Monday, November 27, 2006

The Pope's Visit to Turkey: An Opportunity Heal Muslim Christian Relationships

Pope Benedict XVI
As Pope Benedict XVI visits Turkey many are talking about the state of Christian-Muslim relations.

The Pope's comments in September quoting a 14th century Byzantine emperor who characterized Islam as “evil and inhuman,” sparked riots in many Muslim countries. He was giving a lecture at the University of Regensburg in Germany, on faith and reason critiquing the “modern western world that excludes God from its life.” He was also attempting to seek common ground with Muslims while making a salient point about religion and violence. His neglect of disavowing the Byzantine emperor’s comment left the impression that he endorsed it. The Pope’s public apology that followed a few days later has remained unconvincing to many Muslims. His visit to Turkey today can provide a significant opportunity for healing that rift.

Living at a time of deep misunderstandings between religions, initiatives that help Muslims and Christians to learn about each other and build relationships as individuals and communities have become critically important.

Other recent incidents highlight this need. Earlier this month at a US airport, six Muslim leaders (imams) were taken off a commercial airliner. Passengers had expressed concern and fear after seeing the men praying in the terminal. They were unaware that Muslims are religiously obligated to pray five times a day, that when they pray they must face Mecca and prostrate themselves, and that this a common sight in many international airport terminals. They were also concerned that they said “Allah” as they boarded the plane. They were again unaware that this is the word for God, and indeed that it is the word that Arabic speaking Christians use as they refer to God.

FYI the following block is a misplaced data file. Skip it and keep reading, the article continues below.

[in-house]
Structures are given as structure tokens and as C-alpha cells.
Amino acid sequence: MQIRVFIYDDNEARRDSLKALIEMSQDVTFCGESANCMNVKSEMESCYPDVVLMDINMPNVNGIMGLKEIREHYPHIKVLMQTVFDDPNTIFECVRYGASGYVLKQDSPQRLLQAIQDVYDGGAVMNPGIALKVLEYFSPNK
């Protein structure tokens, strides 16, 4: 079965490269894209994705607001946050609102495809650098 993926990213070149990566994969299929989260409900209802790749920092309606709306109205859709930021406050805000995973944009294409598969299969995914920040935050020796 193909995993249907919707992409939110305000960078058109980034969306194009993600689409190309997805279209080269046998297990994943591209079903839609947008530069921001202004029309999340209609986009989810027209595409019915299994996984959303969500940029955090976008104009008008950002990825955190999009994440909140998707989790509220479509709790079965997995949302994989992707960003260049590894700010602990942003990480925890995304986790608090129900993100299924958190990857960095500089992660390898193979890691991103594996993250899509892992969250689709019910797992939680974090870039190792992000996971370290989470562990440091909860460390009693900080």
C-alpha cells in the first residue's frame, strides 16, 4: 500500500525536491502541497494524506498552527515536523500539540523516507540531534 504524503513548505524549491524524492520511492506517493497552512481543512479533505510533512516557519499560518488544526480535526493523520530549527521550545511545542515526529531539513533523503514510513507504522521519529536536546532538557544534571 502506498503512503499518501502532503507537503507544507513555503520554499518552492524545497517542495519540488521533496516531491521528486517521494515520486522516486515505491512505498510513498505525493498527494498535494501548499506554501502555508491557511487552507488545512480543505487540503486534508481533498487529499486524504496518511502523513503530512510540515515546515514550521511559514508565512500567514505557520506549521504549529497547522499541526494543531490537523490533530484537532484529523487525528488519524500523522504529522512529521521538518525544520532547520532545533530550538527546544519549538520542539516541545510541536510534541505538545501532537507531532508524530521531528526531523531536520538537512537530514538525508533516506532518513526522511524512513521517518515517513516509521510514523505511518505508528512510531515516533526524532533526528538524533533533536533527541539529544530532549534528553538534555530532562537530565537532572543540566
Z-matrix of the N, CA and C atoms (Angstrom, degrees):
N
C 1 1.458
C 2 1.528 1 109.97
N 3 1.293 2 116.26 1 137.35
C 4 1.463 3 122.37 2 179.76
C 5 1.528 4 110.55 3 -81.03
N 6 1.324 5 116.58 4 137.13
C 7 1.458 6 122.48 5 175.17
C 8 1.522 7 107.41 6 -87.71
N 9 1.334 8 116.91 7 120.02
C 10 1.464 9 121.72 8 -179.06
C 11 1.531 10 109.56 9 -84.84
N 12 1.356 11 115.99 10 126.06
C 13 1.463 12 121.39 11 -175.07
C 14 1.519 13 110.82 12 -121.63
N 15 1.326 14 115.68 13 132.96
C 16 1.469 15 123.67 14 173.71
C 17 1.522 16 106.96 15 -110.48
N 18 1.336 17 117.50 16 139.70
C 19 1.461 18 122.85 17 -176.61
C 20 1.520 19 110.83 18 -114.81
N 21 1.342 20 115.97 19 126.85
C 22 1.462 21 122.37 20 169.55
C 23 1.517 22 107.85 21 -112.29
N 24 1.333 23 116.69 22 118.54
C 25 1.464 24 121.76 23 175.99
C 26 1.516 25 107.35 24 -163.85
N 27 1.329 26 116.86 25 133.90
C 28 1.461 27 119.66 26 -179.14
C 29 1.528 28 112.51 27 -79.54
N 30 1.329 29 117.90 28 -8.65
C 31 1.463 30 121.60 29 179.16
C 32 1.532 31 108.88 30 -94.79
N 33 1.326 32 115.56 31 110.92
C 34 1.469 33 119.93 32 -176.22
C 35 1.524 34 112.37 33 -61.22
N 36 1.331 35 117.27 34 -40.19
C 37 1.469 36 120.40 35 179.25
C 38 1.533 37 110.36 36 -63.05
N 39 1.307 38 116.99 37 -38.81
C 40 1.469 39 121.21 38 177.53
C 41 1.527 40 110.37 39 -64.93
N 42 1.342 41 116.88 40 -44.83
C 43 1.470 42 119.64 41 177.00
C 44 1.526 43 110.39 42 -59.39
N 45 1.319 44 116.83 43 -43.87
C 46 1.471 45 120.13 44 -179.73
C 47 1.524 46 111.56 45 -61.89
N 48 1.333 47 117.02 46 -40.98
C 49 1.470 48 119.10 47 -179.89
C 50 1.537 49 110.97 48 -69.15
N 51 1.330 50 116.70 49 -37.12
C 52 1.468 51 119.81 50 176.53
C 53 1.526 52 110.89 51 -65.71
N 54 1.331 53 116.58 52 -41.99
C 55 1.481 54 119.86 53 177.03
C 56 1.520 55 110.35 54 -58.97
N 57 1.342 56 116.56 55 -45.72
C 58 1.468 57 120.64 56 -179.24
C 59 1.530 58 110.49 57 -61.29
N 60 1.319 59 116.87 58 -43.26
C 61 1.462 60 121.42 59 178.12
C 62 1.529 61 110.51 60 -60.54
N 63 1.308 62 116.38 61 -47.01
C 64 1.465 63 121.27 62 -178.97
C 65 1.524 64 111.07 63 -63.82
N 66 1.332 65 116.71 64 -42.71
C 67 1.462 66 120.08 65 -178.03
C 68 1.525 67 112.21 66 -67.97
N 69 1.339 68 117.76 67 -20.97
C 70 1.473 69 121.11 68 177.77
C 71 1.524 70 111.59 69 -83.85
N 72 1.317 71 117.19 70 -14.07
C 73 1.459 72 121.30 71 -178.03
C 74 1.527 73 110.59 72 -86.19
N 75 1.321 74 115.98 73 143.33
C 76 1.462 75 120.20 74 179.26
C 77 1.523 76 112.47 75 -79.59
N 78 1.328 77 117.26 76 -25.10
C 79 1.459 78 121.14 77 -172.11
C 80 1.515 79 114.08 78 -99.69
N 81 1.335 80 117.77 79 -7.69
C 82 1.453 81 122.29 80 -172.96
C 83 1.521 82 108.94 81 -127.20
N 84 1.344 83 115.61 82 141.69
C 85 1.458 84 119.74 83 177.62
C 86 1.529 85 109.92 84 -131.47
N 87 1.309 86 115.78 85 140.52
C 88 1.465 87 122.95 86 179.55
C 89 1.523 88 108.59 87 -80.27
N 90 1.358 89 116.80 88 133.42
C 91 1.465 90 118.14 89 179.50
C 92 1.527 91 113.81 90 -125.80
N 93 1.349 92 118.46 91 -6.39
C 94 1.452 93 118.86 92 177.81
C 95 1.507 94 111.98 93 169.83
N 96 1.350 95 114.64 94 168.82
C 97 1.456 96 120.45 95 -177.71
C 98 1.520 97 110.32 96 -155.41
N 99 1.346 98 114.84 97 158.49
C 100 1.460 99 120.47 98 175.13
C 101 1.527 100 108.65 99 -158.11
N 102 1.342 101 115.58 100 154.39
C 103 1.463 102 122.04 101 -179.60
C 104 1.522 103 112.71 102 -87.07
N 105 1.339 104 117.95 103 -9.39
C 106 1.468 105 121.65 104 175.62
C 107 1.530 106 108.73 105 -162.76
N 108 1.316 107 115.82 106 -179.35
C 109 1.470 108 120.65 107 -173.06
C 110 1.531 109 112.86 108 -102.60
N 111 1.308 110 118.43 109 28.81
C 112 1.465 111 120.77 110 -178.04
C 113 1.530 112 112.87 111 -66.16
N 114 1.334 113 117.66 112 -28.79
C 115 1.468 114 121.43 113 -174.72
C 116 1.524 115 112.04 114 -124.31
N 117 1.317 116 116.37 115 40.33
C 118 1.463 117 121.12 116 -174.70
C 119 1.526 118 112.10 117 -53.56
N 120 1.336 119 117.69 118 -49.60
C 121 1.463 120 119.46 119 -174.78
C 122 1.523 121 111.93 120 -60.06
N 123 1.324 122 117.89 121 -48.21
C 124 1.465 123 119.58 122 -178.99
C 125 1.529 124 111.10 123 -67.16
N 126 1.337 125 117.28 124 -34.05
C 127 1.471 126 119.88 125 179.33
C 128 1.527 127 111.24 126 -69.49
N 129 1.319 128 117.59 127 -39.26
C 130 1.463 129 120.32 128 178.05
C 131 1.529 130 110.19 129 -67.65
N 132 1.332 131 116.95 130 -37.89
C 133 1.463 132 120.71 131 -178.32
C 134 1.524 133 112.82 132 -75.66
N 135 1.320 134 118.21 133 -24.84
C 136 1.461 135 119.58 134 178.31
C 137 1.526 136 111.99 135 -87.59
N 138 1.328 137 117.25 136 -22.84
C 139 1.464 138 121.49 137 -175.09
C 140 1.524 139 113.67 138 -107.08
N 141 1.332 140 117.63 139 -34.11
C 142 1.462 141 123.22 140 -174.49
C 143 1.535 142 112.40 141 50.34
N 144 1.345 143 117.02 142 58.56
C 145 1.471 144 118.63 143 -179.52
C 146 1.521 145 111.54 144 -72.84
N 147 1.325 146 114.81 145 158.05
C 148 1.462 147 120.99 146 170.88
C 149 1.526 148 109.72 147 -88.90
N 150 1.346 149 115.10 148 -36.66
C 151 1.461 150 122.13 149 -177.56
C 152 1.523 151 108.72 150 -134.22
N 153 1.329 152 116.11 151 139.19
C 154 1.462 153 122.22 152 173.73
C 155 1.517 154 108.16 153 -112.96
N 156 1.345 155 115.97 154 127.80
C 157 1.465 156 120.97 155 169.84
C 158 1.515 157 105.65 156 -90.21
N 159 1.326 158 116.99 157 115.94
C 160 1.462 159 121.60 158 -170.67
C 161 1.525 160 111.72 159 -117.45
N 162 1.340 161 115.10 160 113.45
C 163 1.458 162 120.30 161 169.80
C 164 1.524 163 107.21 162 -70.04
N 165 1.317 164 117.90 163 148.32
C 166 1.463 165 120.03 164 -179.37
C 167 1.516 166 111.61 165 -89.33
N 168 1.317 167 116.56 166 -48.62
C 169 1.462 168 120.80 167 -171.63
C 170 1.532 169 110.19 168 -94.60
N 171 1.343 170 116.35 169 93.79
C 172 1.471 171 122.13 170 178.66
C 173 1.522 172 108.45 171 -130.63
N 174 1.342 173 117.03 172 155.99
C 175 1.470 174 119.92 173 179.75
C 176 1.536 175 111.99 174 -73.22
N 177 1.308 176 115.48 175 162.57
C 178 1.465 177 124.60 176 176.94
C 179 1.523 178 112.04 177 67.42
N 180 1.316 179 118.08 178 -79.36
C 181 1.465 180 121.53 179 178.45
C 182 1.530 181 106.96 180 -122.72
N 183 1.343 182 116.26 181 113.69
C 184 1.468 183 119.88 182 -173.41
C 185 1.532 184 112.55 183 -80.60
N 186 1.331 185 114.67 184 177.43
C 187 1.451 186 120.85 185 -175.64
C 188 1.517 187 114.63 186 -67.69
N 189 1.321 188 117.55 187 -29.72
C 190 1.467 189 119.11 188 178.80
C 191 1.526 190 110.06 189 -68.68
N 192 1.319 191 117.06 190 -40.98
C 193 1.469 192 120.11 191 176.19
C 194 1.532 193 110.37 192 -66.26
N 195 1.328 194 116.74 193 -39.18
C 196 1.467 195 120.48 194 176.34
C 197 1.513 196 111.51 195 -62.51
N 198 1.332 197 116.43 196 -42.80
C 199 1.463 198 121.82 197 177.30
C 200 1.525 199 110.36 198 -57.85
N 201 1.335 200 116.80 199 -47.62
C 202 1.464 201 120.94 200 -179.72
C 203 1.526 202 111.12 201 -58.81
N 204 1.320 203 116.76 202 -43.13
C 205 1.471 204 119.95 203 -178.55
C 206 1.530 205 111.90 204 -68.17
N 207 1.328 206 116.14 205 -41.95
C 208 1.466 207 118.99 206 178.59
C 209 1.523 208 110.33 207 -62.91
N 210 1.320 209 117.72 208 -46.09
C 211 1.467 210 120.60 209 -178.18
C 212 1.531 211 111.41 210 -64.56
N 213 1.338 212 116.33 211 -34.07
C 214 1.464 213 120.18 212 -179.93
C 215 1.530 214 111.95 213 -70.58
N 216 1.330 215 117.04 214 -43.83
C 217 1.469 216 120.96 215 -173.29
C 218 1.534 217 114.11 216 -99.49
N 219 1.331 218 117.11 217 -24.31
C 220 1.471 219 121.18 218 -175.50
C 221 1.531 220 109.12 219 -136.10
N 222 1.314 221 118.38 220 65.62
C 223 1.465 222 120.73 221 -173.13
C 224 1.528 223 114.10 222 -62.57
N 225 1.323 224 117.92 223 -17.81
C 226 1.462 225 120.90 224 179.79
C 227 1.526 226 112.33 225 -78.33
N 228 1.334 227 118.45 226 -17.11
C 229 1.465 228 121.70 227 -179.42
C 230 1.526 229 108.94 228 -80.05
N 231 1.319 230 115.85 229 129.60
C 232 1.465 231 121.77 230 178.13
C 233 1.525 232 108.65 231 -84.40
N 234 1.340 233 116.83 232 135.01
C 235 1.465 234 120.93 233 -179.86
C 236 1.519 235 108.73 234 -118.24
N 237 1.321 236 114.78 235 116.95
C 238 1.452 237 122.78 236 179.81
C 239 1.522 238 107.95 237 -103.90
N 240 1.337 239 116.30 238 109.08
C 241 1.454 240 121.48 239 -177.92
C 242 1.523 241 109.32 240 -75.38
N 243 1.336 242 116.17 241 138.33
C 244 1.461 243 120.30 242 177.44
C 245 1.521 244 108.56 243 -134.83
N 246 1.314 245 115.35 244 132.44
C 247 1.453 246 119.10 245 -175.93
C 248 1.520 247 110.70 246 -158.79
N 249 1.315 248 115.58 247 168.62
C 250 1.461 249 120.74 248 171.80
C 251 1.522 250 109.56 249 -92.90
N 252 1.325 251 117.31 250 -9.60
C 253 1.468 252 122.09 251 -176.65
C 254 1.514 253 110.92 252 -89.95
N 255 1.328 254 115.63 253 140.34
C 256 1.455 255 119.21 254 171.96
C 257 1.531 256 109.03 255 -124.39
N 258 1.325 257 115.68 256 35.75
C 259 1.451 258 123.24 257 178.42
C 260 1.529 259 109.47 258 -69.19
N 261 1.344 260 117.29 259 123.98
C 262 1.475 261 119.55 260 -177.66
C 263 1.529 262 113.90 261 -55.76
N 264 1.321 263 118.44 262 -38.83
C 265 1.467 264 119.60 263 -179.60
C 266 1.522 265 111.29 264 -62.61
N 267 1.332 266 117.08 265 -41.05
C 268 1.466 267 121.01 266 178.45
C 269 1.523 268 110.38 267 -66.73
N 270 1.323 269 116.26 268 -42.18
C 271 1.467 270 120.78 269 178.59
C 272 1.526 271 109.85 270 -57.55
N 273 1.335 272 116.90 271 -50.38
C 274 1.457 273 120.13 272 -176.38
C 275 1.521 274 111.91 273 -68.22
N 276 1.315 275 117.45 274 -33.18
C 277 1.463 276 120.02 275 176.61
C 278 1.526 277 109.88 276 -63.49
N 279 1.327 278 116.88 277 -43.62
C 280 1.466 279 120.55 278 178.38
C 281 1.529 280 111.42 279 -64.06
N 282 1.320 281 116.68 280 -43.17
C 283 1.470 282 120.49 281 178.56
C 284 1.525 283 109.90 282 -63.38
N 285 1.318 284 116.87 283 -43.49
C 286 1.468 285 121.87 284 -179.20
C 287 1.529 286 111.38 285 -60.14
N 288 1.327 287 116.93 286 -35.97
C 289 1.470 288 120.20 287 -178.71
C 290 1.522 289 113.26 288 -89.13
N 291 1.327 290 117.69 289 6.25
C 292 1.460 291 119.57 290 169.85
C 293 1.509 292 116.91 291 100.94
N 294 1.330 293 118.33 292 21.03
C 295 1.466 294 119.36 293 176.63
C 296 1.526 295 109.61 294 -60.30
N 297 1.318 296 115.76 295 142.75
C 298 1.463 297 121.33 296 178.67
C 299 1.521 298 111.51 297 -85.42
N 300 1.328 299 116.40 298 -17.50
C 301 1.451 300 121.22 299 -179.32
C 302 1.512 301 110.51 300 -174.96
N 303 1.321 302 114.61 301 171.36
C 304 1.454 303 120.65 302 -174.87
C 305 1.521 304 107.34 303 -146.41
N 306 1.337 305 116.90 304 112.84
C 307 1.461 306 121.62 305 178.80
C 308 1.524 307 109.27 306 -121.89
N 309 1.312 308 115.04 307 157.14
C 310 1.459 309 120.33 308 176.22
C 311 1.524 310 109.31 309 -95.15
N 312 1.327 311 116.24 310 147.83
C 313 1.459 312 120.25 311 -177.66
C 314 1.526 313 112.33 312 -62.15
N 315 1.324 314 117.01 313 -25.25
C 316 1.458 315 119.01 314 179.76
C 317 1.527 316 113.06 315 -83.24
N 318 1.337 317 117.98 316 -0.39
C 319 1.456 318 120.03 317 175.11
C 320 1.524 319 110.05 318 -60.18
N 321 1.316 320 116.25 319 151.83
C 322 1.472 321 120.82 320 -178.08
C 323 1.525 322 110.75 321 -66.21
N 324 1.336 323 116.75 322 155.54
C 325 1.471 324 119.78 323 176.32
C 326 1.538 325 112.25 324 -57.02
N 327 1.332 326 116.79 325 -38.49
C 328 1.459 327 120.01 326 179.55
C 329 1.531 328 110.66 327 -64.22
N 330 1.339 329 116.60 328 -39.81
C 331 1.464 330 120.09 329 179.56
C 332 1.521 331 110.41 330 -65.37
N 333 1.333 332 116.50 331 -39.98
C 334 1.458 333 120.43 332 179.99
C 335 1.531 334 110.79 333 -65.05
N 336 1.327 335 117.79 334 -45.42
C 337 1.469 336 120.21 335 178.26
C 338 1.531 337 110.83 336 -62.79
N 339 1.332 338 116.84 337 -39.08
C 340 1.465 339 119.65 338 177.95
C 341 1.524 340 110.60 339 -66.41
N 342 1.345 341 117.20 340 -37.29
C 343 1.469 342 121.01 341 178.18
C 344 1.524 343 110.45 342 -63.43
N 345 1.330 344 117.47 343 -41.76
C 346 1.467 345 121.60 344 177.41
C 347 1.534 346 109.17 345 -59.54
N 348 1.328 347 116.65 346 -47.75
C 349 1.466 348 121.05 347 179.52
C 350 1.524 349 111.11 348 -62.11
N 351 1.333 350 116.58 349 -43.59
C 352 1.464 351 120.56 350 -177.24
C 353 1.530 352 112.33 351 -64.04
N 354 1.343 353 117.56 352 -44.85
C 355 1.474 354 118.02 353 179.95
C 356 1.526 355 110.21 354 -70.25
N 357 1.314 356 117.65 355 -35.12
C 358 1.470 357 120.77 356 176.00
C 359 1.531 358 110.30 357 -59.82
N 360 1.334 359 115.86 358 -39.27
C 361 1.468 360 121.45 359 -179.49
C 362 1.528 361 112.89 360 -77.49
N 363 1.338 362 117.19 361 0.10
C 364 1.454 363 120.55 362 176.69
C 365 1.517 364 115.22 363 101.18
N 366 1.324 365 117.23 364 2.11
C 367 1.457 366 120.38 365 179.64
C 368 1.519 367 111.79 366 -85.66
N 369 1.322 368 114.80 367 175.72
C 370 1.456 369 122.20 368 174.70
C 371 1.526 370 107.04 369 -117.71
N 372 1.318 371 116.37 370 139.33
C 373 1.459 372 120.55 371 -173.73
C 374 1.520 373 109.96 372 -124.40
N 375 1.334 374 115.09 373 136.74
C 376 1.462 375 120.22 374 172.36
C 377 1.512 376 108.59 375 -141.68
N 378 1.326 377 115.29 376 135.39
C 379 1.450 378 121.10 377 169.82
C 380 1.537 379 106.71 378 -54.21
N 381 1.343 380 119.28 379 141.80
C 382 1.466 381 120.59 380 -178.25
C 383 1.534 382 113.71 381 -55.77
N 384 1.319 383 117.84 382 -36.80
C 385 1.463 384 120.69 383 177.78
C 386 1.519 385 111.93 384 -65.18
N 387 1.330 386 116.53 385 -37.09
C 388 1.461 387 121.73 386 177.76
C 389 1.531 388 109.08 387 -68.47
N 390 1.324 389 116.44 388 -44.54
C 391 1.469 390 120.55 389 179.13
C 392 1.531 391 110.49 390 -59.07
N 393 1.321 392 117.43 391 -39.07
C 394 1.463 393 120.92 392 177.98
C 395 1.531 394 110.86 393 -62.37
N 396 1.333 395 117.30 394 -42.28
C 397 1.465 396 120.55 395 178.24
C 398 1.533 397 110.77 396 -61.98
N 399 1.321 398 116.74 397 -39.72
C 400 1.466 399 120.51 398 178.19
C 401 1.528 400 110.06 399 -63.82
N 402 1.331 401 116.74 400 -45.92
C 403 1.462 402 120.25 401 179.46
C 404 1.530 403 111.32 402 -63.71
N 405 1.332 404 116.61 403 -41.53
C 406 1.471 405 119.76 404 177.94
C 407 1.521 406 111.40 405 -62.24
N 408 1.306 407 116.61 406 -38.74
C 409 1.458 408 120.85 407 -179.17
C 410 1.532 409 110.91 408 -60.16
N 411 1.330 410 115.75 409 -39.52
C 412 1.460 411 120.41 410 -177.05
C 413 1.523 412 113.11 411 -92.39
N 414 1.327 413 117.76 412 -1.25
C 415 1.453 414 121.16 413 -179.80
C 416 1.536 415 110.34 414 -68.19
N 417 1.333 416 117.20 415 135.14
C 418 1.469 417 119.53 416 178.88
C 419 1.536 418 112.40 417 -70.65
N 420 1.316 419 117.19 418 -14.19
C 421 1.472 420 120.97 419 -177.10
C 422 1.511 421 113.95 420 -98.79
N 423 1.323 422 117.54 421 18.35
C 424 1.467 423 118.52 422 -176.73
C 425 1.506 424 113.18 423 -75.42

The National Council of Churches USA nearly five years ago offered a resource called, "God is One: The Way of Islam." It is designed to help Christians understand their neighbors who also trace their religious heritage to Abraham as do Christians and Jews.


At 11:22 PM, Blogger John Kettner said...

The Pope isn't a Christian. He's the Antichrist (John 17:11).


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